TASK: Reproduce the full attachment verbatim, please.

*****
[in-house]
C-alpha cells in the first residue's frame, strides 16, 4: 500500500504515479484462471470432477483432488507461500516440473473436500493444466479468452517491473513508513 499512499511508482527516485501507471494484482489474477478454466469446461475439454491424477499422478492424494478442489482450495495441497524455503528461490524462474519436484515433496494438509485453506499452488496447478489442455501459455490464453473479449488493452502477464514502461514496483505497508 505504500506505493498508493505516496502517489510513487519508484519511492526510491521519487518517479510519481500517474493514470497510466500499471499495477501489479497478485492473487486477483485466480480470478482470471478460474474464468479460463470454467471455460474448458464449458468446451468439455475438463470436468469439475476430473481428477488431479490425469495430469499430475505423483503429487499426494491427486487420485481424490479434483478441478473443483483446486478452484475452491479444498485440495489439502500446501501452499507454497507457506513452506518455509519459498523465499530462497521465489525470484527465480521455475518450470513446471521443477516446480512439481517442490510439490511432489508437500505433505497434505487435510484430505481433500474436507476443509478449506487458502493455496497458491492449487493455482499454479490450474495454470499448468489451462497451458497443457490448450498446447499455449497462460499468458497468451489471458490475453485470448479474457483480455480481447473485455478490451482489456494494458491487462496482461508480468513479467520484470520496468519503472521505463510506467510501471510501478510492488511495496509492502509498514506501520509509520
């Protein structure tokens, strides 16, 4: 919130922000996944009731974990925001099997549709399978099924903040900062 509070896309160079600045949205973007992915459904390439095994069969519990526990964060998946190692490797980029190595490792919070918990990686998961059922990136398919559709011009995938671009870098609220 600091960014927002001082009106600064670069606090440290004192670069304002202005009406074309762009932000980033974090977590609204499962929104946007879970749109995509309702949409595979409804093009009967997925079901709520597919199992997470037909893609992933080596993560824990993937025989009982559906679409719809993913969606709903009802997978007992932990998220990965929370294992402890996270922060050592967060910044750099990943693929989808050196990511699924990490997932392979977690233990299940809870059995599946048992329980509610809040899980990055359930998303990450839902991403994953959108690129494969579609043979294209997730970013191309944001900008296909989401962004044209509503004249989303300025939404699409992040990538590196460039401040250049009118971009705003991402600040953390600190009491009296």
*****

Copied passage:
[in-house]
C-alpha cells in the first residue's frame, strides 16, 4: 500500500504515479484462471470432477483432488507461500516440473473436500493444466479468452517491473513508513 499512499511508482527516485501507471494484482489474477478454466469446461475439454491424477499422478492424494478442489482450495495441497524455503528461490524462474519436484515433496494438509485453506499452488496447478489442455501459455490464453473479449488493452502477464514502461514496483505497508 505504500506505493498508493505516496502517489510513487519508484519511492526510491521519487518517479510519481500517474493514470497510466500499471499495477501489479497478485492473487486477483485466480480470478482470471478460474474464468479460463470454467471455460474448458464449458468446451468439455475438463470436468469439475476430473481428477488431479490425469495430469499430475505423483503429487499426494491427486487420485481424490479434483478441478473443483483446486478452484475452491479444498485440495489439502500446501501452499507454497507457506513452506518455509519459498523465499530462497521465489525470484527465480521455475518450470513446471521443477516446480512439481517442490510439490511432489508437500505433505497434505487435510484430505481433500474436507476443509478449506487458502493455496497458491492449487493455482499454479490450474495454470499448468489451462497451458497443457490448450498446447499455449497462460499468458497468451489471458490475453485470448479474457483480455480481447473485455478490451482489456494494458491487462496482461508480468513479467520484470520496468519503472521505463510506467510501471510501478510492488511495496509492502509498514506501520509509520
């Protein structure tokens, strides 16, 4: 919130922000996944009731974990925001099997549709399978099924903040900062 509070896309160079600045949205973007992915459904390439095994069969519990526990964060998946190692490797980029190595490792919070918990990686998961059922990136398919559709011009995938671009870098609220 600091960014927002001082009106600064670069606090440290004192670069304002202005009406074309762009932000980033974090977590609204499962929104946007879970749109995509309702949409595979409804093009009967997925079901709520597919199992997470037909893609992933080596993560824990993937025989009982559906679409719809993913969606709903009802997978007992932990998220990965929370294992402890996270922060050592967060910044750099990943693929989808050196990511699924990490997932392979977690233990299940809870059995599946048992329980509610809040899980990055359930998303990450839902991403994953959108690129494969579609043979294209997730970013191309944001900008296909989401962004044209509503004249989303300025939404699409992040990538590196460039401040250049009118971009705003991402600040953390600190009491009296």